The ability to pay the price

On the day after Christmas in 1995, the Orioles traded outfielder Curtis Goodwin and minor league outfield prospect Trovin Valdez to the Reds for 32-year-old lefty pitcher David Wells.

Wells had just gone 16-8 with a 3.24 ERA in a season split between Detroit and Cincinnati. Goodwin was 23 and had just hit .263 with no power - and 22 steals - in 87 games as a rookie. He played sparingly for the Reds over two years, was traded to Colorado and later spent time with the Cubs and Blue Jays before his big league career was over at 26. Valdez never made it to the major leagues.

Wells pitched just a single year for Baltimore, but lasted another 12 years until he finally hung ‘em up at age 44 with 239 big league wins over 21 seasons.

Why am I bringing this up? Simple. The repercussions of what the Nationals sent to Oakland for Gio Gonzalez continue to reverberate. Yes, surrendering both Brad Peacock and Tommy Milone, along with prospects A.J. Cole and Derek Norris for Gonzalez and pitching prospect Robert Gilliam was a huge price to pay for a starting pitcher many national baseball writers are calling “good but not great.”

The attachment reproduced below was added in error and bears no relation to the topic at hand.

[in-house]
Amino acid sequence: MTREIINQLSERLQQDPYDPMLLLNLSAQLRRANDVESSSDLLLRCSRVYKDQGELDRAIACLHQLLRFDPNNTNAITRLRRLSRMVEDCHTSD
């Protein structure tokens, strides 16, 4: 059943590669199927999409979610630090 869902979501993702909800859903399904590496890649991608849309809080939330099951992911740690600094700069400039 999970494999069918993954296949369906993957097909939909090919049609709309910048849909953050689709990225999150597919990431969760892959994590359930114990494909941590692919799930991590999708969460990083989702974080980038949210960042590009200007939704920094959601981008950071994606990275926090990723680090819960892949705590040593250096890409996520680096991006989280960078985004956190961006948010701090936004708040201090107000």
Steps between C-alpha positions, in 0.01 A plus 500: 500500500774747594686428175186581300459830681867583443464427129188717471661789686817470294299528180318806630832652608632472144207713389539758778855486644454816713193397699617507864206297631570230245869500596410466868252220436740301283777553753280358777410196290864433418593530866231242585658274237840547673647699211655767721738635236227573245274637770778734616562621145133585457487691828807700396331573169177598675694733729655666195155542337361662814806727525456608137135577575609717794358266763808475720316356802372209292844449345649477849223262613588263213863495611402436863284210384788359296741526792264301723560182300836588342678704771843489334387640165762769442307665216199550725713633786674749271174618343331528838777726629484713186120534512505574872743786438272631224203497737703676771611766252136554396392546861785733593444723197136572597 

It’s the cost of doing business these days.

When the Orioles traded for Wells, he had just one year to go on his contract before becoming a free agent. His walk year in Baltimore was not particularly memorable: 11 wins, 14 losses and 5.14 ERA. The Orioles weren’t looking for a staff leader - they wanted a guy who could eat 200-plus innings. If he did great, they’d try to resign him; he didn’t and they let him walk. He was 33, and no one could have projected he’d last another decade given his less-than-athletic body. What the Reds got for him then was likely the best offer they had, and, at the time, Goodwin was projected to be an everyday big time base stealing centerfield leadoff guy.

The Nationals don’t see Gonzalez as a staff ace; they see him as a fairly reliable - and experienced - lefty starter who can give them 200 innings and a sub-4.00 ERA. They may slot him between Strasburg and Zimmermann, or they may opt to have back-to-back lefties in the rotation with Gonzalez and either John Lannan or Ross Detwiler.

The high price for Gonzalez was based more on the fact that he’s under team control through 2015 - four more years. If he’s only the pitcher he’s been in Oakland the past two years - and during his tenure the Nats reach postseason play - the cost will be worth it. I think any general manager in baseball would agree with that.

If Peacock and Milone become big winners in Oakland (or San Jose), good for them. Nats GM Mike Rizzo believes the Nationals time to contend has arrived, and that Gonzalez gives them an extra device in the toolbox. He’s proven himself on the big league level, and the players surrendered are still prospects.

The Nationals have the kind of organizational depth that allows them to do things like this, which is the mark of winning franchises. That’s something you couldn’t say with a straight face before now.